PET CORNER: Take steps to prevent dog bites

The old Turkish Proverb “A dog that intends to bite does not bear its teeth” has a lot of truth in it.

National Dog Bite Prevention Week® takes place during the second full week of April each year, and focuses on educating people about preventing dog bites. Because any dog can bite, education and responsible pet ownership are key to keeping your pet happy, healthy and at home with you according to the National Dog Bite Prevention Week® Coalition.

According to the American Veterinary Medical Association (AVMA), an estimated 70 million dogs are living in U.S. households and millions of people – most of them children – are bitten by dogs every year. The majority of these bites, if not all, are preventable.

How do you prevent dog bites? Becoming educated on how to read a dog’s body language is very important. We all know that a dog that growls and shows it teeth is about to bite. But there are earlier signs that tell us that a dog is uncomfortable. Dogs use body language to express thoughts and feelings. It’s a common misconception that dogs sometimes just bite “out of the blue.” In fact, dogs DO give warnings. They DO speak, but you have to know how to listen. We need to understand their body language.

According to the Michigan Pet Fund Alliance, dogs that are comfortable have loose, wiggly bodies. They have soft eyes, floppy ears, and a relaxed or smiling mouth.

When dogs are stressed or frightened, they have a stiff body or freezing. They have a tightly closed mouth, a furrowed brow or Whale eyes – when you see the whites of their eyes. Just like people, when they want to get out of a stressful situation, dogs turn their bodies away or try to walk away. If their ears are pinned back or their tail is tucked under, these are signs that they are not comfortable.

If they are feeling stressed they may yawn when they are not tired, shake off, scratch themselves, blink or lick their lips several times in a row. If your dog or any dog exhibits any of these behaviors it is best to remove them from the situation or stop doing whatever it is that is bothering them. Being able to read a dog’s body language can prevent the situation from turning into a potential bite risk.

Another important way to prevent dog bites is to educate your children and yourself about how — or whether — to approach a dog. Here are the steps to follow if approaching a new dog.

•Ask the pet’s owner if you can meet his animal. Never approach a dog if the owner is not present. Children should be taught to never approach an animal without a responsible adult accompanying them.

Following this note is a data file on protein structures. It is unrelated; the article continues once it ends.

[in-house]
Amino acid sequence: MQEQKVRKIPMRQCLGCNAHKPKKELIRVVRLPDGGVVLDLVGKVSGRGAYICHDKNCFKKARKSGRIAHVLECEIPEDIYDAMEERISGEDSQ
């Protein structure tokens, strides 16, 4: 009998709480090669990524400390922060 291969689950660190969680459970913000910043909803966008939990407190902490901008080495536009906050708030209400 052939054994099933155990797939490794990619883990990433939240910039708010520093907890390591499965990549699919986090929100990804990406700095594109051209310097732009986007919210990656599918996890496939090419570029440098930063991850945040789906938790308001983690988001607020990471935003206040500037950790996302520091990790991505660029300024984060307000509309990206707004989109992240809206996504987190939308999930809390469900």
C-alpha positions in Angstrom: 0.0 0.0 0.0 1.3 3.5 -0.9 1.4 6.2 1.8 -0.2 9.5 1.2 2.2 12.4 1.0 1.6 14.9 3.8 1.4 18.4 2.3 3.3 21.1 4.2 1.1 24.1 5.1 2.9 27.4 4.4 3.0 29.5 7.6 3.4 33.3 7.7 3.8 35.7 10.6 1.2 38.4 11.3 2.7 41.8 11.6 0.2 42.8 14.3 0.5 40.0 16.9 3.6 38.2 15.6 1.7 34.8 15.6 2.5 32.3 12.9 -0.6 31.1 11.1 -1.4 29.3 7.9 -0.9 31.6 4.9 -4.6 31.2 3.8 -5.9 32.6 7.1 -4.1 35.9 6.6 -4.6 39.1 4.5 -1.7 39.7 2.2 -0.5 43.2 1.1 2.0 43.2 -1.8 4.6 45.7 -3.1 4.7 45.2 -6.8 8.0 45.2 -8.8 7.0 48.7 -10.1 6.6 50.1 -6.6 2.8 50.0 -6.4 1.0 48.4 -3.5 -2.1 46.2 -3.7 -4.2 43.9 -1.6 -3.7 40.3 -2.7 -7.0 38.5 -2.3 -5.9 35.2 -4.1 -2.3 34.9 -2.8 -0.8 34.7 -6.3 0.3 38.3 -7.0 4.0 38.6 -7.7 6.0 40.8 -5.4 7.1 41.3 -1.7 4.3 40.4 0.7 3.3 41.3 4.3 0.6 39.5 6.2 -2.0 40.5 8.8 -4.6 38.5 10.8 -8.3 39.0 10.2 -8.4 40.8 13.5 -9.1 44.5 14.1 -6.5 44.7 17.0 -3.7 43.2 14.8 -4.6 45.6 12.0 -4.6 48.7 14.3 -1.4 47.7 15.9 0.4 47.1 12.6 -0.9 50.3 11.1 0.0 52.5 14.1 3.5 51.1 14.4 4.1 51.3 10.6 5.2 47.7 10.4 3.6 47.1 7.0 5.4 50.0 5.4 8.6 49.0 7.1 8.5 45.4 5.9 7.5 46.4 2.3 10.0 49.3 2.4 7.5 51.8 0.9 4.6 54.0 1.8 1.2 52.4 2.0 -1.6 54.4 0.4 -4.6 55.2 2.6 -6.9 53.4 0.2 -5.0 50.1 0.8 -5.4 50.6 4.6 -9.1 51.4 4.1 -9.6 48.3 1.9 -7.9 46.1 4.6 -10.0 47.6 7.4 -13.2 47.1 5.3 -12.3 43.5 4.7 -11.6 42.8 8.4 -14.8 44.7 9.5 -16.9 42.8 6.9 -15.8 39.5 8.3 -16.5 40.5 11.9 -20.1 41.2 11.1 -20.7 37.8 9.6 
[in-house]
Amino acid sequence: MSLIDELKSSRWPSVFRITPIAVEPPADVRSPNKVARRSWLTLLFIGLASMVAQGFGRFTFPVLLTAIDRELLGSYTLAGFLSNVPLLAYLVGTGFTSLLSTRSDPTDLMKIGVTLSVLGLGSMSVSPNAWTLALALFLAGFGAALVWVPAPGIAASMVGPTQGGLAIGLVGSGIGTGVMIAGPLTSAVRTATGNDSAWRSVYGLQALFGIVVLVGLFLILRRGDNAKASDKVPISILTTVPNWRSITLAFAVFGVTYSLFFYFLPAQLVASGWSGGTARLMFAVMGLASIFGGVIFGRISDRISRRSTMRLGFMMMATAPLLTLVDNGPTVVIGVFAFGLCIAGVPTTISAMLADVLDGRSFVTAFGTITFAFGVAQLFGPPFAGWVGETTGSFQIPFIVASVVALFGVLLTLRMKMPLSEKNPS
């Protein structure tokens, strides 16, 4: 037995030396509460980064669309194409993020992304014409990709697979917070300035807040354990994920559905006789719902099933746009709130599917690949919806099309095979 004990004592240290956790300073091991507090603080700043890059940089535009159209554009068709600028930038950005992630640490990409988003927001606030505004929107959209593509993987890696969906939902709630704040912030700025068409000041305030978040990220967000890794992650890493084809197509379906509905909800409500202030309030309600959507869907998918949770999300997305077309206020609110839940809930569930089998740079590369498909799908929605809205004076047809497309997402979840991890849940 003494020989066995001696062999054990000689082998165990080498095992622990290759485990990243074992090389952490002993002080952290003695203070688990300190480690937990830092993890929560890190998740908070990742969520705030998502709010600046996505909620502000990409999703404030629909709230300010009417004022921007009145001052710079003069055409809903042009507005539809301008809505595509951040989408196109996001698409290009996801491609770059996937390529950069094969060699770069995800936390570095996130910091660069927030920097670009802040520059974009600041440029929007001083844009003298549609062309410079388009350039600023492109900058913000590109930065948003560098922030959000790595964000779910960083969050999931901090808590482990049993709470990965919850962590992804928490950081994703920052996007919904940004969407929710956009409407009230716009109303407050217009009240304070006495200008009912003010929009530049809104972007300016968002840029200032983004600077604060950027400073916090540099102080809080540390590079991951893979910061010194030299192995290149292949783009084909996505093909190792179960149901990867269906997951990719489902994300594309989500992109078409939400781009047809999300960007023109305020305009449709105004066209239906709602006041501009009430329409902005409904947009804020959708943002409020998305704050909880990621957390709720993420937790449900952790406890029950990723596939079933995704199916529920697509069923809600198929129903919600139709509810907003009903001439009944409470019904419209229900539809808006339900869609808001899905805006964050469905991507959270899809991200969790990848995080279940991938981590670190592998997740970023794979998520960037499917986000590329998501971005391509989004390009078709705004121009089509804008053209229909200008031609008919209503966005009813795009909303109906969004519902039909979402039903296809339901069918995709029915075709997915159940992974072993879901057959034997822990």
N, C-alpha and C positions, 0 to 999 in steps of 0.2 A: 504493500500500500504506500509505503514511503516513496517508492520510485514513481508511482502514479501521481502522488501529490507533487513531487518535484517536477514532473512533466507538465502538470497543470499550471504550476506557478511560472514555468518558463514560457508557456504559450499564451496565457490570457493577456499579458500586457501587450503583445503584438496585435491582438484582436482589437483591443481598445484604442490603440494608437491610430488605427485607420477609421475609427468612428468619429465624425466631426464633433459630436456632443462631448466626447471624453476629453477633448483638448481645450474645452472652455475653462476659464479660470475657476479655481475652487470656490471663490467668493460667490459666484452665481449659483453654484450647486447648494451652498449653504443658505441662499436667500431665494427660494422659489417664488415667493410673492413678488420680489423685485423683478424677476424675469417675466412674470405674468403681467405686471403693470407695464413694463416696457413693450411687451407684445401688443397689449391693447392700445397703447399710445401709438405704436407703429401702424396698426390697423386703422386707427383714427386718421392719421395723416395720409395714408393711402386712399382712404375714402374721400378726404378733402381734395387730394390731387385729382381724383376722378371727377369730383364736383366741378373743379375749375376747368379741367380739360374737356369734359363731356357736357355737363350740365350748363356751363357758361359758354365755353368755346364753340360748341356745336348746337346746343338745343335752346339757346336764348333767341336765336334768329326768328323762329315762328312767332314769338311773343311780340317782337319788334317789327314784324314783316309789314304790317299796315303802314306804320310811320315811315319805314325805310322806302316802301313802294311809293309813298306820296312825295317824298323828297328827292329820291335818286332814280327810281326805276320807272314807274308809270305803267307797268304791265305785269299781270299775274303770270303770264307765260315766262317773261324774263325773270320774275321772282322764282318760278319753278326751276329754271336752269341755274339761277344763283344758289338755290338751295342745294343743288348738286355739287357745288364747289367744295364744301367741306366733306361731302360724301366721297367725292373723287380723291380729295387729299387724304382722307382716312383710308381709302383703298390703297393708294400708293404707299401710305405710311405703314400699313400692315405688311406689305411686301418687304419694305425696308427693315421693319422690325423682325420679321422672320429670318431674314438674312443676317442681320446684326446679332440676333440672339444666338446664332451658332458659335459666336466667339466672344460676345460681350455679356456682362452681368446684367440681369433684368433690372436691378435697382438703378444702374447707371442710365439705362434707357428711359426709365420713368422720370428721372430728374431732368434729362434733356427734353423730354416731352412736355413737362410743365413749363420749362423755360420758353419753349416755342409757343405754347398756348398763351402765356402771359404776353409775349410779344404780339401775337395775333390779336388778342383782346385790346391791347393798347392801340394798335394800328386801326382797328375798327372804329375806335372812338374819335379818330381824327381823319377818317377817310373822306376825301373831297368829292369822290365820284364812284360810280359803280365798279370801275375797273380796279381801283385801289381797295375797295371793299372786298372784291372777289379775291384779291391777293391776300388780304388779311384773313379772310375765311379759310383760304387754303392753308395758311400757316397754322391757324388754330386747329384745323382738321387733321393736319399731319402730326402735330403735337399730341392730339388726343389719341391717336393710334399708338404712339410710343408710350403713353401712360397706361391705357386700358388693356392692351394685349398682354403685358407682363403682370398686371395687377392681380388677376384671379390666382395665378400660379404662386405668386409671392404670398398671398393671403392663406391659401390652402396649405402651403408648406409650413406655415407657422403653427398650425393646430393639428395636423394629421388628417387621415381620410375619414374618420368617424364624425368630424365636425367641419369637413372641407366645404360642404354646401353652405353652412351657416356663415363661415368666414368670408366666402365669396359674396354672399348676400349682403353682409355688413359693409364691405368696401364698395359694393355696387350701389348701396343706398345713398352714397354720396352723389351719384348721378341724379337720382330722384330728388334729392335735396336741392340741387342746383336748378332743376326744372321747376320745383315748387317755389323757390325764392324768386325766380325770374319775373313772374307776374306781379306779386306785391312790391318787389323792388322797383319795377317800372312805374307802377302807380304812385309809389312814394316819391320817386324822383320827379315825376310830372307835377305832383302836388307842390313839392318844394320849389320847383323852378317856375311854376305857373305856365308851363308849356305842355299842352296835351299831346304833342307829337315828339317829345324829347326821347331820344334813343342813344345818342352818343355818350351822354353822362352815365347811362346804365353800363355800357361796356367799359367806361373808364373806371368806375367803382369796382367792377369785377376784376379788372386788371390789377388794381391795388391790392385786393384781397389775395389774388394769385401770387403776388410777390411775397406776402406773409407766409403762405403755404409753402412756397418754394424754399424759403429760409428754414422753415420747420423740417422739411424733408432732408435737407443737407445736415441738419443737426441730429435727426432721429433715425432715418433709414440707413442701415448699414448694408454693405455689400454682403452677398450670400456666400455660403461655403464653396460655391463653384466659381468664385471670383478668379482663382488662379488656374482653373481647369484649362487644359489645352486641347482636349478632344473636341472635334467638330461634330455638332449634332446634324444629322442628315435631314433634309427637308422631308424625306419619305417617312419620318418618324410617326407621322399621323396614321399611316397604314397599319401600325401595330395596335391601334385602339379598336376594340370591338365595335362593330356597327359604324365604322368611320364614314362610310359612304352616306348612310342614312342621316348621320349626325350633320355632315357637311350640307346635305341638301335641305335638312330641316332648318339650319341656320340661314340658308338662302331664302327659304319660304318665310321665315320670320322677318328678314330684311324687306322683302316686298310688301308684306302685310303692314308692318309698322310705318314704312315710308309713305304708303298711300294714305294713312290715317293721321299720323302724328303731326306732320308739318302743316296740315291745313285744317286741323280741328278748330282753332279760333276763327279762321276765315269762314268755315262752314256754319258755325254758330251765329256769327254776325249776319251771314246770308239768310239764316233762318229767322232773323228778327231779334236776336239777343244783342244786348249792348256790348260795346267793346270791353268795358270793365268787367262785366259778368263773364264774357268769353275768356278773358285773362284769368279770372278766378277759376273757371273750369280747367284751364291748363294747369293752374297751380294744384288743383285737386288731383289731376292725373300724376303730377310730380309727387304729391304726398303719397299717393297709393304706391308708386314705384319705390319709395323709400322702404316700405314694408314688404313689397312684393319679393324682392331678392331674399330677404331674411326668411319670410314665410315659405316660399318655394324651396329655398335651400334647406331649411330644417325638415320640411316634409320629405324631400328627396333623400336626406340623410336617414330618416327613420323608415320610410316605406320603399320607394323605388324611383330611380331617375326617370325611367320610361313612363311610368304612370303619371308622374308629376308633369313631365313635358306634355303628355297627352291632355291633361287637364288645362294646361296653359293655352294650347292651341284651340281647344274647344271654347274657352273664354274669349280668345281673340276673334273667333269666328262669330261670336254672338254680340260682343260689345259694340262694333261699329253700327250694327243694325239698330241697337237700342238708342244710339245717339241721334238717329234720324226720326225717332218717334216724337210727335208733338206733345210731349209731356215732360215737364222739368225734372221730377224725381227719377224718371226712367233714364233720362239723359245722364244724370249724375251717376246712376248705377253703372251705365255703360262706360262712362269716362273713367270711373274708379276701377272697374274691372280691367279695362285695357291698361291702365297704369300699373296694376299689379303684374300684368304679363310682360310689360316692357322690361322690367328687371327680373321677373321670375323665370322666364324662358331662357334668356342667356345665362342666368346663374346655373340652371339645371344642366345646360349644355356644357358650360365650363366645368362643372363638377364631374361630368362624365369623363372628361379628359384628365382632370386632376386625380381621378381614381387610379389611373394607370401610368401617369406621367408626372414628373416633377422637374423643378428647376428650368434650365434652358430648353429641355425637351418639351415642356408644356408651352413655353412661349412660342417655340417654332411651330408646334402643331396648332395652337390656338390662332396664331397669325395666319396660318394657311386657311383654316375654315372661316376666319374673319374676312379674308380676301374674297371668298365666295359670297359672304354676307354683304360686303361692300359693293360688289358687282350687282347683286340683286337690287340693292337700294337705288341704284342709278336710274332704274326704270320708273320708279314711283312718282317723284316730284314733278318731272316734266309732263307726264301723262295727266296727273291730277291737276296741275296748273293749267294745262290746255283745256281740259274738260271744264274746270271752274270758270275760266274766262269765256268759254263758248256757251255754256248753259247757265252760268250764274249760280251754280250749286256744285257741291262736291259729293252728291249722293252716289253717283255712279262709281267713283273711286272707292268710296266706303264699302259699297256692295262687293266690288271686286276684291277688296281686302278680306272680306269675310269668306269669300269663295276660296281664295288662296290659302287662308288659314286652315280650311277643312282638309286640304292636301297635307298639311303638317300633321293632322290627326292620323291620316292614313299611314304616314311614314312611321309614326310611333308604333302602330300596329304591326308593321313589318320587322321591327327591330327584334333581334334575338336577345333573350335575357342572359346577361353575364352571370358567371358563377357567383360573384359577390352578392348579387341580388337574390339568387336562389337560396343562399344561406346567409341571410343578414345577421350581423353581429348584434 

• If the pet’s owner says it is OK, greet the dog with your arm out in front of you and your hand in a fist, palm down. It is best to approach the animal from the side instead of head on.

• Hold your fist low so the dog can smell it. If he turns away, leave it be. He’s not interested. If he leans in or licks your hand you are probably OK, but proceed slowly.

• Pet the dog gently under the chin or on the chest, paying attention to his response. If he seems eager for more, give him a back scratch. Avoid petting the top of the head and never try to hug.

• Teach your child to say “thank you” to the dog and its owner when done petting the animal.

Because children are most often the victims of dog bites, other important guidelines to teach children are never approach a dog when it is sleeping or eating. Also children under the age of 5 are not able to understand or respect a dog’s space. They have a hard time understanding the guidelines when it comes to animals. The parents and the pet owners need to be more vigilant when it comes to the interactions with dogs that may occur with children of this age, even if it is your own family pet. The important thing to remember is that any dog, big or small, male or female, young or old, can bite if provoked.

Dogs are treasured members of our families and we want them to be safe around children and other people. Educate your children and yourself on how to approach dogs safely, how to read dog body language and how to behave around pets.

Manistee County Humane Society is holding its annual “Soup Supper” from 4:30-7 p.m. on April 19 at the First Congregational Church, located at 412 Fourth St. in Manistee. Look for more info as the date gets closer.

We are still looking for a volunteer social media person willing to spend a couple hours a week updating our social media sites. Contact Homeward Bound if you are interested.

Deb Green is the vice president of the Manistee County Humane Society. She can be reached at dgreen1004@gmail.com.

MORE INFORMATION

Homeward Bound Animal Shelter is located off M-55 at 736 Paws Trail in Manistee. Hours are noon to 6 p.m. on Wednesdays and noon to 4 p.m. Thursday through Saturday.

For more information, contact Homeward Bound at (231) 723-7387 or visit www.homewardboundmanistee.org or Facebook. Manistee County Humane Society/Homeward Bound is a 501(c)3 nonprofit organization.

Leave a Reply